It’s an analogy I would draw when the circular debates start on the definition of the term social enterprise – it takes a lot of time and energy for no particular useful purpose.  I’m afraid that these types of discussions do not unify but serve a wider divisive purpose which marginalises and ensures that social enterprise will remain ‘an extra’ rather than having a ‘starring role’ in the future of the business world.

Pin dancers seem to have disproportionately loud and occasionally abusive voices and they marginalise the majority who choose not to engage in futility, rudeness and negativity but rather continue spending their time making a difference to others’ lives.   I know which one I would opt for any day.

There is a time for criticism, but I would always qualify that with the requirement to be constructive and explore ways forward.  I held a discussion at an academic conference last week about the Social Enterprise Mark and the vexatious issue of definition came up.  For me, these debates will carry on and we will listen and work with partners to try to address legitimate concerns – we have always said that the criteria are not set in stone.  I would also point out that we have consulted extensively in the development of the criteria over the years – but we can’t please everyone.  In addition, there will always be work that is underway, that we are not ready to talk about publicly; as I hinted at the conference, we are currently in discussions with trades unions and co-operative representatives.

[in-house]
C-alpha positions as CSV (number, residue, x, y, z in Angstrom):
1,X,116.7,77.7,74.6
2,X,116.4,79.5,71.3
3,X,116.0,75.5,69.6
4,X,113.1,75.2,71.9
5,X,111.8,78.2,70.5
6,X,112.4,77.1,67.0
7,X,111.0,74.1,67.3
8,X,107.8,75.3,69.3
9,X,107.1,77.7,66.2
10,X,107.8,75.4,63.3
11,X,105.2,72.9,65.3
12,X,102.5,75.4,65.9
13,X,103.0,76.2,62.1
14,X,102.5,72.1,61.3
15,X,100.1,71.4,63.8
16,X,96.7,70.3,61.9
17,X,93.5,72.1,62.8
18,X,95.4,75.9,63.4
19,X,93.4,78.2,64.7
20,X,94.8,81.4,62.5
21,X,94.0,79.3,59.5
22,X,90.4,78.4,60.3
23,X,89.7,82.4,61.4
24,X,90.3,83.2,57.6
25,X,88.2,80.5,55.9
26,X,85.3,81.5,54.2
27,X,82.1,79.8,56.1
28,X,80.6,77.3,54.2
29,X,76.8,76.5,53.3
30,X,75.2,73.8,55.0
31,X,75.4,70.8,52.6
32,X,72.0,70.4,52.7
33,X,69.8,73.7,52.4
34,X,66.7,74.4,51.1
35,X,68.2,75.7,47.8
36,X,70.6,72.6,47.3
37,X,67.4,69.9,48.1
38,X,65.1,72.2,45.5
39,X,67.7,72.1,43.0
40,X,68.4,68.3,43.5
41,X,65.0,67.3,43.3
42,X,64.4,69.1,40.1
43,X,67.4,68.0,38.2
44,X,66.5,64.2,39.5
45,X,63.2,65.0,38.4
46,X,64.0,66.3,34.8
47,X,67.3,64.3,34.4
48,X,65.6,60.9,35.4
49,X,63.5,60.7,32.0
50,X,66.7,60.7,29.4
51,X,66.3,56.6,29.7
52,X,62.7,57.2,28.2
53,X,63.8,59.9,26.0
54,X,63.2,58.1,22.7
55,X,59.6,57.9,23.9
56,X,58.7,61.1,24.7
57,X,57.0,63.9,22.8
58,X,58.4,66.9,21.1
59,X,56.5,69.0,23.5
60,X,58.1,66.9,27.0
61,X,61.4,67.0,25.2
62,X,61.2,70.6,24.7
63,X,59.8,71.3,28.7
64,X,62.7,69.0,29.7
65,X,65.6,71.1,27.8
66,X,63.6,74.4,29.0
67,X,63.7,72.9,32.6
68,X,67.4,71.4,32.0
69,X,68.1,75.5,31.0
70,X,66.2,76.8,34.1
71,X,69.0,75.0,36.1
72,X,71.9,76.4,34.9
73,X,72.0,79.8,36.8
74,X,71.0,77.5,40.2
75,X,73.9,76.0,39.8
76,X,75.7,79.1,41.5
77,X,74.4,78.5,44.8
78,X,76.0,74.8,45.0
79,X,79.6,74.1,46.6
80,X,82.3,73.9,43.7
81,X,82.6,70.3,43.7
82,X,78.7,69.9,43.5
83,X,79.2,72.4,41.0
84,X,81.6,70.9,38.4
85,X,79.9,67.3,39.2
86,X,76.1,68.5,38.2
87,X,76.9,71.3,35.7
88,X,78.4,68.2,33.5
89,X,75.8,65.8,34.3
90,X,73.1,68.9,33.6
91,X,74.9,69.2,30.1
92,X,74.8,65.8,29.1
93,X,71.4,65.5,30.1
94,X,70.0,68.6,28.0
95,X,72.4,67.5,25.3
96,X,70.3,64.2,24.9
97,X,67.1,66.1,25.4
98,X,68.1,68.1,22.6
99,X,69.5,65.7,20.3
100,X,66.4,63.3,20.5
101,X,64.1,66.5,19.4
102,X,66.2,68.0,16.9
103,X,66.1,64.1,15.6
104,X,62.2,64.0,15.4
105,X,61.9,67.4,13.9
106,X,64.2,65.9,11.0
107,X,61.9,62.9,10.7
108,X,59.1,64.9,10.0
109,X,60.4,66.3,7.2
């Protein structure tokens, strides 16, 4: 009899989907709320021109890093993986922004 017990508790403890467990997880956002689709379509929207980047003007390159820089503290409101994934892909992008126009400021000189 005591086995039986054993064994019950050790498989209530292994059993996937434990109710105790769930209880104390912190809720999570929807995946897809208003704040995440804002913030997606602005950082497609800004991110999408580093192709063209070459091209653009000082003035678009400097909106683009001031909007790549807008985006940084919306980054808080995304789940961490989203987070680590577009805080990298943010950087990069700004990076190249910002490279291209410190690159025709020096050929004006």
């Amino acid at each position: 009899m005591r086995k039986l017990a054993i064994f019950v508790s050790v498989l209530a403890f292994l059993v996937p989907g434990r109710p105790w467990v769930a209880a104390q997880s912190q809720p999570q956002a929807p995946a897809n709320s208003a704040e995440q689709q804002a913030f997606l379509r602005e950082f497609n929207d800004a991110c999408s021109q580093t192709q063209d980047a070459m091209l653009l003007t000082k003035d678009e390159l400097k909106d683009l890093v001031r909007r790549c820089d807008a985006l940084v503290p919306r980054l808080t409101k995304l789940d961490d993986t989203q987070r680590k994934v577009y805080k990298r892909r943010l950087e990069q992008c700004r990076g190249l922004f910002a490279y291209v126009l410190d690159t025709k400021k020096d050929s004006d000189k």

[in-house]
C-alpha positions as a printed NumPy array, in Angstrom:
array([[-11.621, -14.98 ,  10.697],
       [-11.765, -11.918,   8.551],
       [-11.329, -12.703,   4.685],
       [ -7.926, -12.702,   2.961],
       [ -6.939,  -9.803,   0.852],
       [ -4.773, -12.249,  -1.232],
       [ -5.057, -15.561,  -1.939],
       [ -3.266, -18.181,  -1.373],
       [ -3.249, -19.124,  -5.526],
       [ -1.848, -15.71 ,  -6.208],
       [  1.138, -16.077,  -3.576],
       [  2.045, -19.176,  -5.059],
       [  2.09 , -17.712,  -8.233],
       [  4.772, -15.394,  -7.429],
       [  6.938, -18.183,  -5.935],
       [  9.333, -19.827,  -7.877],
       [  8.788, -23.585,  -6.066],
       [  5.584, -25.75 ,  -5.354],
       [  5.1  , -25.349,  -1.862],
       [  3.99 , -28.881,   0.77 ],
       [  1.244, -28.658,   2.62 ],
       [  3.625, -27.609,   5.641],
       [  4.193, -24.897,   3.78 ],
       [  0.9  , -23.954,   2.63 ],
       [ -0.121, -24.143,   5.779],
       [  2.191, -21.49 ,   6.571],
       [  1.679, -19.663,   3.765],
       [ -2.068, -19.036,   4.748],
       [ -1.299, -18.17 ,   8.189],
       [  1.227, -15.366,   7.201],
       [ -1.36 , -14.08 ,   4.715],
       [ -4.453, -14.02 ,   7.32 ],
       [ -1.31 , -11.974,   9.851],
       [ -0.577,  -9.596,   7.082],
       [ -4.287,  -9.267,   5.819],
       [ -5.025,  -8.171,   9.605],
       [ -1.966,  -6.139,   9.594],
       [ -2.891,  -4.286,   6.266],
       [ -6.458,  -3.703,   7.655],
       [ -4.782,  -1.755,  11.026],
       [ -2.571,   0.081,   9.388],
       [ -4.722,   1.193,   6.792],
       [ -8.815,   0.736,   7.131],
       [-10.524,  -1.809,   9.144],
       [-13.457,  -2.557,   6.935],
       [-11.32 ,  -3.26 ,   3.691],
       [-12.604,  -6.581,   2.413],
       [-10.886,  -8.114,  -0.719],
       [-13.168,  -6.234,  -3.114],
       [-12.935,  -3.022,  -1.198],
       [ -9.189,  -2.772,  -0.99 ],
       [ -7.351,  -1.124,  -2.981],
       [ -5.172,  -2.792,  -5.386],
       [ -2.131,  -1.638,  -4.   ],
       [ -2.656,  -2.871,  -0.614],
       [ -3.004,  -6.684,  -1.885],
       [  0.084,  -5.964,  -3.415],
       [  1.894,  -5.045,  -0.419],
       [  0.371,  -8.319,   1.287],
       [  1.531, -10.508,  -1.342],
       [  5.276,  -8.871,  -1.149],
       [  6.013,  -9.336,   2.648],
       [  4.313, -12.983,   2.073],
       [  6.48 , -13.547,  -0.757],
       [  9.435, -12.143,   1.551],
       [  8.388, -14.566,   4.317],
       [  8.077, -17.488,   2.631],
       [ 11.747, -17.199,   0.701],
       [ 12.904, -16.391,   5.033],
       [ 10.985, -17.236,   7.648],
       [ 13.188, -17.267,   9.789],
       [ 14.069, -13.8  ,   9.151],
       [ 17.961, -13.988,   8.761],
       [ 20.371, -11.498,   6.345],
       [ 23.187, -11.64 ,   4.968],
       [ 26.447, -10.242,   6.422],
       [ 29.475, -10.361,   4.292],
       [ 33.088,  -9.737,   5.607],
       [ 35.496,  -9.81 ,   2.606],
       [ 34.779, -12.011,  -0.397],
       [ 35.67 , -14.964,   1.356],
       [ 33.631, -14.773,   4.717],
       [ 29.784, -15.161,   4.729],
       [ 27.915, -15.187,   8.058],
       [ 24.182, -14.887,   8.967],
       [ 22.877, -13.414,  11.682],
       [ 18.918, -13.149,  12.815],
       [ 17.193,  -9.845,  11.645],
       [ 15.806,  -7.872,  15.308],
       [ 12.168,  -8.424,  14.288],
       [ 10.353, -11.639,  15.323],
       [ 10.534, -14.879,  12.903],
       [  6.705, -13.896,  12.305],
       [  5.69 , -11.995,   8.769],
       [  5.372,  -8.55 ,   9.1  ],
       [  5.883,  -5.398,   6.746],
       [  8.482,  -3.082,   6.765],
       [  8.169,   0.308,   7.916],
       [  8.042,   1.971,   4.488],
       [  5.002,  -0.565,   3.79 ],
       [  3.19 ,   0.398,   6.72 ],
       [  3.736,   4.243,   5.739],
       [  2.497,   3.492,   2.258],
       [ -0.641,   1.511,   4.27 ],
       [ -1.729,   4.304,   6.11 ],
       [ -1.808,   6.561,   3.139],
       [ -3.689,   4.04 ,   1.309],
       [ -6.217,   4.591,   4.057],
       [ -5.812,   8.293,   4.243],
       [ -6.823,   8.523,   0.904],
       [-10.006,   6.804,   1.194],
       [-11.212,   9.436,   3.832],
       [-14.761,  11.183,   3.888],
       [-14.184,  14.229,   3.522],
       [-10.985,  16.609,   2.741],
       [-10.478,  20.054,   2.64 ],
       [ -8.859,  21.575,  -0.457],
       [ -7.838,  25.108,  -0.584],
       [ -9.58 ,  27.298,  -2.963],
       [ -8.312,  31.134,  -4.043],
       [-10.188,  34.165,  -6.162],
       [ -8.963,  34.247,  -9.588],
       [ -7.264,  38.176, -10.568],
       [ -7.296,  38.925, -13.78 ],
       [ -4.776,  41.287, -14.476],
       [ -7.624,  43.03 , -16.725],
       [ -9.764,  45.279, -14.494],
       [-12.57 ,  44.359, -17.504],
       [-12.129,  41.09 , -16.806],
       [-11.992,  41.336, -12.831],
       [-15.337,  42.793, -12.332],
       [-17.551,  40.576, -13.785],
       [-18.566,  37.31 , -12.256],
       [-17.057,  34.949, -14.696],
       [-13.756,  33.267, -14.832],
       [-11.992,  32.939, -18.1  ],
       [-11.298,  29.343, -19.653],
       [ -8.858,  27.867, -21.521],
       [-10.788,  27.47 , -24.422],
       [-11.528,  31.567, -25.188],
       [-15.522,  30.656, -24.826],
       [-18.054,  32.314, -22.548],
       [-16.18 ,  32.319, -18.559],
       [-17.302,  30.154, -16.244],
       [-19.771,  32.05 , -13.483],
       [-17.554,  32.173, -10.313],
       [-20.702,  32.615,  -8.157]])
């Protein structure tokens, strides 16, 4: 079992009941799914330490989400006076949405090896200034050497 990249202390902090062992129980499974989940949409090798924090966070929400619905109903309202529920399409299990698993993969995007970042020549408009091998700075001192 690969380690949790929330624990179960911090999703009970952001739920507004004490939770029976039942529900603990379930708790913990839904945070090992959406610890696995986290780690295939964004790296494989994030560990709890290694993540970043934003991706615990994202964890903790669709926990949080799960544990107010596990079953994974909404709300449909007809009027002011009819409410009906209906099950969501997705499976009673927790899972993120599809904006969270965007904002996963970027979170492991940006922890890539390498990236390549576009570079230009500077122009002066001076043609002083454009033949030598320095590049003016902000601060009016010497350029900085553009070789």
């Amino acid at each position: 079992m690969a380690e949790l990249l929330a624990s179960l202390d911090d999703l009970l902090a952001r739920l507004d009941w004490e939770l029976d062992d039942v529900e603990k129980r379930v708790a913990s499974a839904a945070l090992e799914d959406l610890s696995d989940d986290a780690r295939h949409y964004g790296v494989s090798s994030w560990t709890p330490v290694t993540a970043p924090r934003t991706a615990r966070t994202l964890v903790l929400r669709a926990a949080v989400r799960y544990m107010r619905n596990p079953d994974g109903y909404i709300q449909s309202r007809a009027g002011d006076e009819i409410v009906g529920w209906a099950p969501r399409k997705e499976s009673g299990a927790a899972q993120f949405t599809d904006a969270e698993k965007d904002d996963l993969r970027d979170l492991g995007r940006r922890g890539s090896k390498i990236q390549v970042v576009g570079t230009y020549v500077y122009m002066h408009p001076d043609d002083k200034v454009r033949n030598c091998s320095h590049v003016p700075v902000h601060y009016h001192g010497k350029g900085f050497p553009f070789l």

Most importantly, engaging in the public domain about these debates means we are in danger of losing the plot and turning off potential converts to social enterprise in general.  The aim of the Mark was never to provide a ‘catch all’ or an exclusive club, but to enable the sector to come together, to promote itself more effectively to the outside world, in a way that is simple and uncomplicated.  By using a consistent message with a unique selling proposition, the term social enterprise can be understood by many more people. Already, there are almost 450 Mark holders integrating the Mark into their marketing strategies and in turn reaching thousands of their own stakeholders – all learning what’s different about social enterprise.

Anyone who has constructive suggestions about further criteria development, wanting to work in a co-operative and collaborative way, please get in touch: media@socialenterprisemark.org.uk

Supply chains must be challenged

Further to a recent debate on the Guardian’s social enterprise network, focussing on ways social enterprises could engage with big business, I believe its time social enterprises engage more actively with large corporations and other businesses to increase their impact and financial sustainability, moving on from the traditional corporate social responsibility (CSR) agenda.